The eye does not only see light that is directly coming from a light source, but also light that first hits an object and is then reflected. Also for this reflected light, the colour coordinate can be calculated. Red objects will have their colour coordinate in the red part of the CIE colour triangle and blue objects in the blue part. But it also depends on the light source, exactly the colour coordinate lies (or in other words: how the colour looks). Human skin has a colour that can vary a lot when different light sources are used, in daylight human skin usually looks much healthier compared to low-quality fluorescent tubes in some dimly lit train station rest rooms. Blue socks have a different colour in sunlight and in dim incandescent bulb light, where they seem almost black. A red pullover only looks bright red in daylight or incandescent light, but not under the yellow sodium street lamps that are still used in some places.

To determine the colour rendering properties of a lamp, the CIE has chosen eight colours. Because light and greyish colours are (like skin colour) very difficult to render, light greyish red, dark greyish yellow, moderate yellowish green, light bluish green, light blue, light violet, and light reddish purple were chosen. Six more colours are optional: strong red, strong yellow, strong green, strong blue, light yellowish pink and moderate olive green. Again the black body is the reference. The colour coordinates of the eight colours are determined for the light source and for the closest black body. Only for lamps with a CCT higher than 5000K, standardized daylight spectra are used for comparison.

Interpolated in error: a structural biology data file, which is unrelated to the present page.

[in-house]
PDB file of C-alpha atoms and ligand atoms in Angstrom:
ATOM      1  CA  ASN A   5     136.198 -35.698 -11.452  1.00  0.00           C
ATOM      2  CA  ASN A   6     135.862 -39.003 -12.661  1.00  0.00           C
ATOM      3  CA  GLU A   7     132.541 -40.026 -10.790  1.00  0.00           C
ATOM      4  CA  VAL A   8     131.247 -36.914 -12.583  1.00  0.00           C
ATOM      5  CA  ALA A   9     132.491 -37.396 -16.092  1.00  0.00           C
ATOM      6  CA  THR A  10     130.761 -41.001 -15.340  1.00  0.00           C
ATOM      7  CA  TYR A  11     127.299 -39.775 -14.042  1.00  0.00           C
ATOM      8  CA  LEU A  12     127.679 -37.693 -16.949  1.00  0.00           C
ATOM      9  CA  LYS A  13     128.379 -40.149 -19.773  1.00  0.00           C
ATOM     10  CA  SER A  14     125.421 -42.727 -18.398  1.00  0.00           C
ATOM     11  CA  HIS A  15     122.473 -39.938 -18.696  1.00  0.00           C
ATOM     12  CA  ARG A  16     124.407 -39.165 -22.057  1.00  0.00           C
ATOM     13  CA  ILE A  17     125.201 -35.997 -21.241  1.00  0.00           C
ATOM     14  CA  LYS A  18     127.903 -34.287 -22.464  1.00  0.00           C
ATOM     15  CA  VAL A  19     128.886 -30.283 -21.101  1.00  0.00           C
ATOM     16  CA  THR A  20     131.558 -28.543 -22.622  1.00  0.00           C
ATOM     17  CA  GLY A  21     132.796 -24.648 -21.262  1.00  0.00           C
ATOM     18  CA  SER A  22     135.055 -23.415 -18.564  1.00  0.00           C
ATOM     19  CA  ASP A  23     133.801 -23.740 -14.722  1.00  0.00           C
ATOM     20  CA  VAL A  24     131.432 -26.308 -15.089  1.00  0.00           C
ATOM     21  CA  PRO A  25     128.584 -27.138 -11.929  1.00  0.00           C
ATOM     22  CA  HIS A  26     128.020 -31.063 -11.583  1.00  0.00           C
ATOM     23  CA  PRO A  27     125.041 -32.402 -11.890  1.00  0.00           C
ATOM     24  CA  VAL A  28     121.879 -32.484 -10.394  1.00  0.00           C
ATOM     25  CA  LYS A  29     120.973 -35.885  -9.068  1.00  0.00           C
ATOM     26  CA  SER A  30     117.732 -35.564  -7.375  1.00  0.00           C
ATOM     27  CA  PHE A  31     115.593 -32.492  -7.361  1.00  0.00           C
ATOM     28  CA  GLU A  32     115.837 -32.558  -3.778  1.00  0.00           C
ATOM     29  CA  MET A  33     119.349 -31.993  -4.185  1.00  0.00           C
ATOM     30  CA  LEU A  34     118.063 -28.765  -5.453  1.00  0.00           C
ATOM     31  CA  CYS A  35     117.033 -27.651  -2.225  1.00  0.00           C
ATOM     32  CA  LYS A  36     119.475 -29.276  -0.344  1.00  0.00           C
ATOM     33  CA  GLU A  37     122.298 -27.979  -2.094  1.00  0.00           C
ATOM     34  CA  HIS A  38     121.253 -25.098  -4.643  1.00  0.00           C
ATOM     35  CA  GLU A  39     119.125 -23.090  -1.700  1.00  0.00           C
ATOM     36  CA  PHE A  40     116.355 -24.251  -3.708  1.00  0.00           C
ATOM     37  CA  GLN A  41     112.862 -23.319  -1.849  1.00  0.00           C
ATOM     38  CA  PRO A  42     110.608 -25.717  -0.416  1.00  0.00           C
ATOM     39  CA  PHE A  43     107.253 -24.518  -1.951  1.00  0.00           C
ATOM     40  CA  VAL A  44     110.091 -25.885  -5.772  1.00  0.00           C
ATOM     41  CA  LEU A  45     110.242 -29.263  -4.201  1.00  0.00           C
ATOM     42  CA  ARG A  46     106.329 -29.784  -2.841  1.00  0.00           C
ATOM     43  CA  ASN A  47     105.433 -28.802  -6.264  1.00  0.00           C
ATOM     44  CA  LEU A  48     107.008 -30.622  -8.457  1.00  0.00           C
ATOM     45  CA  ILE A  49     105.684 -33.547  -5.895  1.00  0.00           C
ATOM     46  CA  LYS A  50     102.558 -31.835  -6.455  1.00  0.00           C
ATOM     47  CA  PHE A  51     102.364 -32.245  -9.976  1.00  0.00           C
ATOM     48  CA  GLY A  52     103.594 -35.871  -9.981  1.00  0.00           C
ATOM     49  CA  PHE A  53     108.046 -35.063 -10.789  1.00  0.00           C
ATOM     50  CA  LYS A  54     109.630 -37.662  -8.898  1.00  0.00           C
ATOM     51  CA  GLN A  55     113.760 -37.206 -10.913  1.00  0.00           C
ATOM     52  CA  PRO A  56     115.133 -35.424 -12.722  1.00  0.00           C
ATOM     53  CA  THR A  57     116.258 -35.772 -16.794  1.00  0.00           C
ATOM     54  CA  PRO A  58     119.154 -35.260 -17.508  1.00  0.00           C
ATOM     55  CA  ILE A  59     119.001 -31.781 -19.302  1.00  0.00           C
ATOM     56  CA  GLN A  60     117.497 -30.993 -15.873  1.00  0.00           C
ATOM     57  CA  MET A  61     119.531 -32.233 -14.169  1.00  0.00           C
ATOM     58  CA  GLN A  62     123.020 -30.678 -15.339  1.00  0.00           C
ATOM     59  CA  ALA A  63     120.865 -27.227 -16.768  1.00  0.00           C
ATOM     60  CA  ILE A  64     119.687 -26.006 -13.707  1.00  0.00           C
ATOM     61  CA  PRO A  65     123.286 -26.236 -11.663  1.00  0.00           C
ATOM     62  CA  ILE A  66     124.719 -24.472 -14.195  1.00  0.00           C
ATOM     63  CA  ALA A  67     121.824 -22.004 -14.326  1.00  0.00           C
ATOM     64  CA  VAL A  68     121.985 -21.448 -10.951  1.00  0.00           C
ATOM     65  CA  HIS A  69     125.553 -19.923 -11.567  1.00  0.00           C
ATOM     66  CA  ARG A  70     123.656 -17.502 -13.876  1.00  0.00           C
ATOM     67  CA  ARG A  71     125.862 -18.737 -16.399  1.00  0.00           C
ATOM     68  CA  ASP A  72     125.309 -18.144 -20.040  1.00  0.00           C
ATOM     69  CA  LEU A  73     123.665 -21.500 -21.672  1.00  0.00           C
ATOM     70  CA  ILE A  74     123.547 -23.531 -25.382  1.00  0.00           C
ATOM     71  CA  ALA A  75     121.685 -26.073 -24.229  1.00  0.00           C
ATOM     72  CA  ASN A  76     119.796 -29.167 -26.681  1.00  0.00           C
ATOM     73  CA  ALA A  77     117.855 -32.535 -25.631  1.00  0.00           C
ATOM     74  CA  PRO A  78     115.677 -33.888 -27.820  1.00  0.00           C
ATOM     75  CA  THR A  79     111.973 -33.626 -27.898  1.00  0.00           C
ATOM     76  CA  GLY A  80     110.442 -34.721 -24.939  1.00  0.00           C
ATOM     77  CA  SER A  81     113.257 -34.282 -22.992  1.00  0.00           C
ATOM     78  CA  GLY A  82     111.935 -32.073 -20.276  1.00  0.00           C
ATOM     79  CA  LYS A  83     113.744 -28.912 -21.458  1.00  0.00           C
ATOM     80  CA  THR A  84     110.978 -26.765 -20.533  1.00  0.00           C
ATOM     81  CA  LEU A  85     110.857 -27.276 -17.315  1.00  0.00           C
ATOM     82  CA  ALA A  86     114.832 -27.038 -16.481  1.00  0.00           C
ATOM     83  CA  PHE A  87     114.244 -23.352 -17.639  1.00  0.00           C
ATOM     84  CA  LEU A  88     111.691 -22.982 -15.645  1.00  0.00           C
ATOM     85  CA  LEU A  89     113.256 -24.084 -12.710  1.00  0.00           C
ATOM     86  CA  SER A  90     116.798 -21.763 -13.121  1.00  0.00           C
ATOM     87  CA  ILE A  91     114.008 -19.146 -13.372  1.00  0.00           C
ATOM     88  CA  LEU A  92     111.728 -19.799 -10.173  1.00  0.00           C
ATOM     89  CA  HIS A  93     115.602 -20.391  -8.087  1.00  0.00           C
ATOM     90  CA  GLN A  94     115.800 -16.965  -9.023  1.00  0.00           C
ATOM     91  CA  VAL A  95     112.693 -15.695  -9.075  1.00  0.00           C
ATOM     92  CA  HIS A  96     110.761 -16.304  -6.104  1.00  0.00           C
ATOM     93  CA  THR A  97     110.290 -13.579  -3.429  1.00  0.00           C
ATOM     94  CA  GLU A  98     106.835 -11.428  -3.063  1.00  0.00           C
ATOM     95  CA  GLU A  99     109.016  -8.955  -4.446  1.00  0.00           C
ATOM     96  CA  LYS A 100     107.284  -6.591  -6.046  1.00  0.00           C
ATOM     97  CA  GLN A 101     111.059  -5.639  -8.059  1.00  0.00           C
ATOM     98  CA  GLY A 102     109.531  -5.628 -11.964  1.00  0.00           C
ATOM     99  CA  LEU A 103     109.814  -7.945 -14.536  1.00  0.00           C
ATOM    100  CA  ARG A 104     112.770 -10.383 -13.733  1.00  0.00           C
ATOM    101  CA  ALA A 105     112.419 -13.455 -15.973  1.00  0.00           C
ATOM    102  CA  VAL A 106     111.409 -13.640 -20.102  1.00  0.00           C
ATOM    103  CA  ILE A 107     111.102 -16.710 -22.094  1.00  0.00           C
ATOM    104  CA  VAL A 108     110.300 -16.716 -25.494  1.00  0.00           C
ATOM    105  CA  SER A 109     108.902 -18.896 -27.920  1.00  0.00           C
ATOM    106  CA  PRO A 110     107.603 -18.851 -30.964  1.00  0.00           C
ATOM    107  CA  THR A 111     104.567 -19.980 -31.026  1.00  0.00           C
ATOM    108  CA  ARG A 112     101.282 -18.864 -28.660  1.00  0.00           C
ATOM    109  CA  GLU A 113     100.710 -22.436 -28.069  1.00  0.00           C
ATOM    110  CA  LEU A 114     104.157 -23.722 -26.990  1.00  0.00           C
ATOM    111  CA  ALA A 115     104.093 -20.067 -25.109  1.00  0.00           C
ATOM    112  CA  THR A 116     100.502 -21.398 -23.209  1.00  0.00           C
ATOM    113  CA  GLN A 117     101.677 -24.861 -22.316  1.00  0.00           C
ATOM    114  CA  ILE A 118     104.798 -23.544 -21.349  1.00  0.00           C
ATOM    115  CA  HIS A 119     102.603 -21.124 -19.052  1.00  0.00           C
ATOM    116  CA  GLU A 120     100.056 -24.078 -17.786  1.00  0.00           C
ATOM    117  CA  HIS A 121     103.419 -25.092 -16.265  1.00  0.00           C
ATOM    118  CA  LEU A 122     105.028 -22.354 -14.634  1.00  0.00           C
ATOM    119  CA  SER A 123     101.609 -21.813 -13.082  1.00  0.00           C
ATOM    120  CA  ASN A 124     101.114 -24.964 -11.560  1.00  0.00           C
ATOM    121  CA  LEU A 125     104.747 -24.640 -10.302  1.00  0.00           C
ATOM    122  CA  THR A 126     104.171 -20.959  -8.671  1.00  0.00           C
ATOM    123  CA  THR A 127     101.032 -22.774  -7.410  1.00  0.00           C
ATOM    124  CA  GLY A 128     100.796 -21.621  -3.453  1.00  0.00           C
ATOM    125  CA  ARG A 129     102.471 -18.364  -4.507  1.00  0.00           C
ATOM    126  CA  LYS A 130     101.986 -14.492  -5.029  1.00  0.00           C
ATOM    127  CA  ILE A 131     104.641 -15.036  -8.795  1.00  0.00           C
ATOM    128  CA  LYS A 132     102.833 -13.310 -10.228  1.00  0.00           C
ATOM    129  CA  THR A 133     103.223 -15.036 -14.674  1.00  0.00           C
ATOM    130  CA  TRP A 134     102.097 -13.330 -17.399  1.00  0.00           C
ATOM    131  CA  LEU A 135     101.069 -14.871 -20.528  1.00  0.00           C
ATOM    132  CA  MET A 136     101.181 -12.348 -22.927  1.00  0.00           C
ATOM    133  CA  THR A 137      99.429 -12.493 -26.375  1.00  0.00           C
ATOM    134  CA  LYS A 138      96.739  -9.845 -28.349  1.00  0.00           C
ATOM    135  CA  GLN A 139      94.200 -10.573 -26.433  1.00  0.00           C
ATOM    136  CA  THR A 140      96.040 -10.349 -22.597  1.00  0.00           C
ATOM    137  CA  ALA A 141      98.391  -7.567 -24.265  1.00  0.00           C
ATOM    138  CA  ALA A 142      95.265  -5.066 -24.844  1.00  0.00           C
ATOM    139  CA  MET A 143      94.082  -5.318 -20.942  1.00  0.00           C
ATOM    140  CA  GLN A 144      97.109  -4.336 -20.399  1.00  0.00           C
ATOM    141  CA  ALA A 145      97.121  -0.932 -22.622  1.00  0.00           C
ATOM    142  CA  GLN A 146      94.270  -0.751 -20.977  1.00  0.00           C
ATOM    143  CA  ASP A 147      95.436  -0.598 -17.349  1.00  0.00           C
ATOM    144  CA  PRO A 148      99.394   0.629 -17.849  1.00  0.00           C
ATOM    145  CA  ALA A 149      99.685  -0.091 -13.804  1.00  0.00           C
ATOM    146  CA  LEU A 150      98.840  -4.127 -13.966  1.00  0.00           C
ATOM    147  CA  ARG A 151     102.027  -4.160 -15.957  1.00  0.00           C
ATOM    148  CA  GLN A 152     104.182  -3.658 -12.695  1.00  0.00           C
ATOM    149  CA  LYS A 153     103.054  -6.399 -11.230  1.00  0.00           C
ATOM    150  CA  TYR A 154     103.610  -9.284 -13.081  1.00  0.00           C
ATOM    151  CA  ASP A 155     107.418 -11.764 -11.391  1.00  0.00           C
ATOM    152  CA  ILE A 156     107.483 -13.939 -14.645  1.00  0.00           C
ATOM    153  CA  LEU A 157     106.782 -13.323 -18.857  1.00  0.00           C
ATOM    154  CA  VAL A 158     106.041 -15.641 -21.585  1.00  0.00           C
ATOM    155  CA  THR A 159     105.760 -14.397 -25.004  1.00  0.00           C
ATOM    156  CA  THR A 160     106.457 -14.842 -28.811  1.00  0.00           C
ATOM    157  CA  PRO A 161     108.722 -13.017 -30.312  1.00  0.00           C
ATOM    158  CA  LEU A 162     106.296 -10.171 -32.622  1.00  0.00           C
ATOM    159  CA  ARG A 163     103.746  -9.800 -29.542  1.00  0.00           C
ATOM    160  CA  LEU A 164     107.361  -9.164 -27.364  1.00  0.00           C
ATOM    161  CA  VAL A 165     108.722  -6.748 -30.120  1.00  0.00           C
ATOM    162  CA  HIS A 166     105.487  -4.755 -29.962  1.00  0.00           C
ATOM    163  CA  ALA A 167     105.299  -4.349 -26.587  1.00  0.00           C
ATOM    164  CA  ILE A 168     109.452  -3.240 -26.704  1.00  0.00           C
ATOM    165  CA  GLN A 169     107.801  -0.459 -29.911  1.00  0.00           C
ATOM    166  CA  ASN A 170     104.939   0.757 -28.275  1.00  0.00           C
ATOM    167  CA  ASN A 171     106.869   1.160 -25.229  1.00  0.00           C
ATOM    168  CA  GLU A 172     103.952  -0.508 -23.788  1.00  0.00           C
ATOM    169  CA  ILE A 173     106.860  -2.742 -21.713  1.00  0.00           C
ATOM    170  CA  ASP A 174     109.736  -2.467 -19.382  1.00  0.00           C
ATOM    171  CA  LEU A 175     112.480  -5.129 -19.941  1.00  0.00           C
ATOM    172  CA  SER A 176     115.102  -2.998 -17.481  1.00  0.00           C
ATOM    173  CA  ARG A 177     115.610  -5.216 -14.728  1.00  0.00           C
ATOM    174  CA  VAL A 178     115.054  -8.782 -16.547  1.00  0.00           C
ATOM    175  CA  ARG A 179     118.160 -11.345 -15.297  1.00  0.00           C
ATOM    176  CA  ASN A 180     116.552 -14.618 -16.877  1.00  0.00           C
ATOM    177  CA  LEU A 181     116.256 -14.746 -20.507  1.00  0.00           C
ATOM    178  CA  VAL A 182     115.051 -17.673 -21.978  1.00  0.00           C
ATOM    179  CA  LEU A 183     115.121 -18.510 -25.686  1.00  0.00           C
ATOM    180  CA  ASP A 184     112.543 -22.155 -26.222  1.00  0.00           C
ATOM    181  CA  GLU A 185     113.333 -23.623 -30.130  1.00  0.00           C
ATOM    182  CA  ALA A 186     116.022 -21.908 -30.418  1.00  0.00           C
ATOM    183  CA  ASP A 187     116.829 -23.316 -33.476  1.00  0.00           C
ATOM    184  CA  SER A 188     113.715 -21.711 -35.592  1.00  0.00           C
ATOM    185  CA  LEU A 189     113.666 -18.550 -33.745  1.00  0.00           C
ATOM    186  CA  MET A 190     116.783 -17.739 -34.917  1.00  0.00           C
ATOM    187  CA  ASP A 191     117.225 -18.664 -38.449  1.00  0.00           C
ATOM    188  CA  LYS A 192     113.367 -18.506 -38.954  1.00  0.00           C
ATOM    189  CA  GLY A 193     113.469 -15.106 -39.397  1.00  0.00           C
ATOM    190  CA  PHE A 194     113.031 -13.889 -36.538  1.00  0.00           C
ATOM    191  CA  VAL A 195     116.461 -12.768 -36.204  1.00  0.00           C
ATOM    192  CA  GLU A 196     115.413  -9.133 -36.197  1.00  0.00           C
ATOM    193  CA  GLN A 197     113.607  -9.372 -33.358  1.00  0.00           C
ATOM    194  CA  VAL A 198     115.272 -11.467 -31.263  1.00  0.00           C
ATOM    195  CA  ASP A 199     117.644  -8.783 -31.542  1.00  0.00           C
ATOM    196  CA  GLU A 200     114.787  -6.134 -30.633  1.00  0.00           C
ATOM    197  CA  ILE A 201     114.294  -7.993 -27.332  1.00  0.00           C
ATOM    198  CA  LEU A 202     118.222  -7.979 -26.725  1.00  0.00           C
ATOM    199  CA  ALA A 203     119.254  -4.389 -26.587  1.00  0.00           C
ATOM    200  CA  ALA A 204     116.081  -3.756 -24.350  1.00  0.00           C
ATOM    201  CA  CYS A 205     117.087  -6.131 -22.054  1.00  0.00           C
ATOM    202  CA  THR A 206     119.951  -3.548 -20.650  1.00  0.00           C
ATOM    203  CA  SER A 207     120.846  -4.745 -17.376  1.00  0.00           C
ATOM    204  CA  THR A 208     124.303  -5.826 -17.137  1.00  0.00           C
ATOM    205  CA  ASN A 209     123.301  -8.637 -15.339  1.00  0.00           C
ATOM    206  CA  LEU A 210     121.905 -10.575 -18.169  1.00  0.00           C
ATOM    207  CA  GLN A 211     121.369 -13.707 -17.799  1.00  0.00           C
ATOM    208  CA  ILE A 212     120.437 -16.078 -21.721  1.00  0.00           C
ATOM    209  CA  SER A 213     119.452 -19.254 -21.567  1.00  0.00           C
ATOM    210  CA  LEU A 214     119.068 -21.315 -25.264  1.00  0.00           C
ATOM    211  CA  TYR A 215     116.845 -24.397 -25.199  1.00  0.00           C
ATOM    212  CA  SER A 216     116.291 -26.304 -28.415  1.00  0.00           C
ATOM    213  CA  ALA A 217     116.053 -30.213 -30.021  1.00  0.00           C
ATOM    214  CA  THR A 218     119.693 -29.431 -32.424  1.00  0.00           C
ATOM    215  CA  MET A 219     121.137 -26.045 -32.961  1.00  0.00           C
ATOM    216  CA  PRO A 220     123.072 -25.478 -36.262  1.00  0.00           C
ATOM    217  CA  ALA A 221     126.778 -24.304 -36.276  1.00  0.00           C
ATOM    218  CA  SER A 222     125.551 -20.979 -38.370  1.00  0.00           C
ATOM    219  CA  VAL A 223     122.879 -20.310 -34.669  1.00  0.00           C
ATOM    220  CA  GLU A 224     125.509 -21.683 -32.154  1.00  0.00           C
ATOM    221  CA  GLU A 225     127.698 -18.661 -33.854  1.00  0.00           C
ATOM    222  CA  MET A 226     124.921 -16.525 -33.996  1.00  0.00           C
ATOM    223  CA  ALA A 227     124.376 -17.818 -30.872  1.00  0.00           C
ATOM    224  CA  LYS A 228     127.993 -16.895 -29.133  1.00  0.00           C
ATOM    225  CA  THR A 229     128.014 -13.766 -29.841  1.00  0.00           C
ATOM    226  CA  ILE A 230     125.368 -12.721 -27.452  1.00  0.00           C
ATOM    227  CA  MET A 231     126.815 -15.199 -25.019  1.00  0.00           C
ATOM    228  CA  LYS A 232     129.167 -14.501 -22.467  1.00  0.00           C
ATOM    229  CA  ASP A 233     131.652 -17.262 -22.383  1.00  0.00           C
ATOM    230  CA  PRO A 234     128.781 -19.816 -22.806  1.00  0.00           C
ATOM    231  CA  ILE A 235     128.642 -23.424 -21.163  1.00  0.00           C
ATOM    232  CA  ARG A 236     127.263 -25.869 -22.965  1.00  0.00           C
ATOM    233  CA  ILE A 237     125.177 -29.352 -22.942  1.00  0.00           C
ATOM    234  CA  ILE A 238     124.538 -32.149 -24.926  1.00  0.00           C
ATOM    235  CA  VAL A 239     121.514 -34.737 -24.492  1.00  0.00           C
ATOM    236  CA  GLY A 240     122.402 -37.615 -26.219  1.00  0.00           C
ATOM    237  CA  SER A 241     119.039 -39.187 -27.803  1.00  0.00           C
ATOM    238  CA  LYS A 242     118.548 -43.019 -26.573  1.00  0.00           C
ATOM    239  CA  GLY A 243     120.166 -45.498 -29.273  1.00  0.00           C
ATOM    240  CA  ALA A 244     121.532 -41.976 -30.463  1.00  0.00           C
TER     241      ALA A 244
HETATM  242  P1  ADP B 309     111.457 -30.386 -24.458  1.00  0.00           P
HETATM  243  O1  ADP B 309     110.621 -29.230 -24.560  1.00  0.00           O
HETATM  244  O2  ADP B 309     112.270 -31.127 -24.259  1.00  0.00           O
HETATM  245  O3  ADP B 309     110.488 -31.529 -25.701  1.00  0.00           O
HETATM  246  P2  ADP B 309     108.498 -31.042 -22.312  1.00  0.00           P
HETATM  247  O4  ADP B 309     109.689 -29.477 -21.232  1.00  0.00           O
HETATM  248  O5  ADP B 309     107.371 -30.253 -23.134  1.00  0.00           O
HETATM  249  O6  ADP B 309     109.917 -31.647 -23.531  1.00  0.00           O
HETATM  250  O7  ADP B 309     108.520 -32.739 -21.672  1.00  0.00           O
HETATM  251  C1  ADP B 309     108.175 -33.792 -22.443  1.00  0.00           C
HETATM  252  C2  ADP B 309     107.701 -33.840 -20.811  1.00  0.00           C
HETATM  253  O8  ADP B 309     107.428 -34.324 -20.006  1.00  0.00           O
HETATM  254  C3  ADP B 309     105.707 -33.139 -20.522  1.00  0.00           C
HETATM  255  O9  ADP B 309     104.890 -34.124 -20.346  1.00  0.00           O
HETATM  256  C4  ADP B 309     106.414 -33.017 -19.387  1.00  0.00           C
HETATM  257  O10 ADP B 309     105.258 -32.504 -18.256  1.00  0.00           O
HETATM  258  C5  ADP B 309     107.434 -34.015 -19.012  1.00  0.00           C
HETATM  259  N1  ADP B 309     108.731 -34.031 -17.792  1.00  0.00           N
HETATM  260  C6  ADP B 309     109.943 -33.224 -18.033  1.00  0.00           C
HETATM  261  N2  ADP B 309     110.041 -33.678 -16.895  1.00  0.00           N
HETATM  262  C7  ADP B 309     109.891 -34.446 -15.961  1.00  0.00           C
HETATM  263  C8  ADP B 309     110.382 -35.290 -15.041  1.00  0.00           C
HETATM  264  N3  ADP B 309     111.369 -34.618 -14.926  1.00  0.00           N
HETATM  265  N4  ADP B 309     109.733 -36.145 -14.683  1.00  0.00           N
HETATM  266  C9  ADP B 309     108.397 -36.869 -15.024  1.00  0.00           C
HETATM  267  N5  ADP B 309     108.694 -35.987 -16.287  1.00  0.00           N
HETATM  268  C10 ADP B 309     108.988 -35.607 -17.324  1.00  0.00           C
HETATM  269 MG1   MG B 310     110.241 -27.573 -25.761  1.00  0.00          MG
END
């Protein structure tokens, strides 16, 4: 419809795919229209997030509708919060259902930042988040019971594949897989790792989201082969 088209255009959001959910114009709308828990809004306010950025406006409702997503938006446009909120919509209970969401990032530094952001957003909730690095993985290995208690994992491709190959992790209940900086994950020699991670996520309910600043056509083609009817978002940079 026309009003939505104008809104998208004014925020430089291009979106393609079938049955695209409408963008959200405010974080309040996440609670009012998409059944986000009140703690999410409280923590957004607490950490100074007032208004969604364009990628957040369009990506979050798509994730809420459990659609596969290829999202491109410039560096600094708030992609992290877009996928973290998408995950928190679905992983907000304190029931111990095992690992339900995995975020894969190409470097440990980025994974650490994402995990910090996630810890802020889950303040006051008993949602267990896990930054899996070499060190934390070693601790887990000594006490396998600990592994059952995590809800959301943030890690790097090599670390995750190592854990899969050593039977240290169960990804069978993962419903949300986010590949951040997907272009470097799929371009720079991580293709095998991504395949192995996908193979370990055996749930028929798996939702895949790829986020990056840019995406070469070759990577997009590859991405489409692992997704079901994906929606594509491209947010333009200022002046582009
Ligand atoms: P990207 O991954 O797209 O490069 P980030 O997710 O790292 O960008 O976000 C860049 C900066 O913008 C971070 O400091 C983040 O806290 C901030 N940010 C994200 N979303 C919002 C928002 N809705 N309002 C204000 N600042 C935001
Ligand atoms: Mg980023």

The CRI of a lamp tells how close the colours of eight colour samples illuminated by the lamp are to the same eight colour samples illuminated by a black body of the same CCT.

  • Only eight colours are compared. Many light sources are very poor in rendering the colour of red meat even if they have a very high CRI, because red is not one of the eight test colours.
  • The colours under the lamp are always compared to the colours under a black body light. So all lamps with a spectrum very close to a black body spectrum will have a high CRI. So the CRI of an incandescent lamp is high, even though you can hardly distinguish black and dark blue under an incandescent lamp.
  • Like with the CCT: The result depends very strongly on how the colour coordinates are calculated. If the cones were only slightly different, the CRI would come out differently!

More details are given on standard text books and on wikipedia

Reptile Colour Vision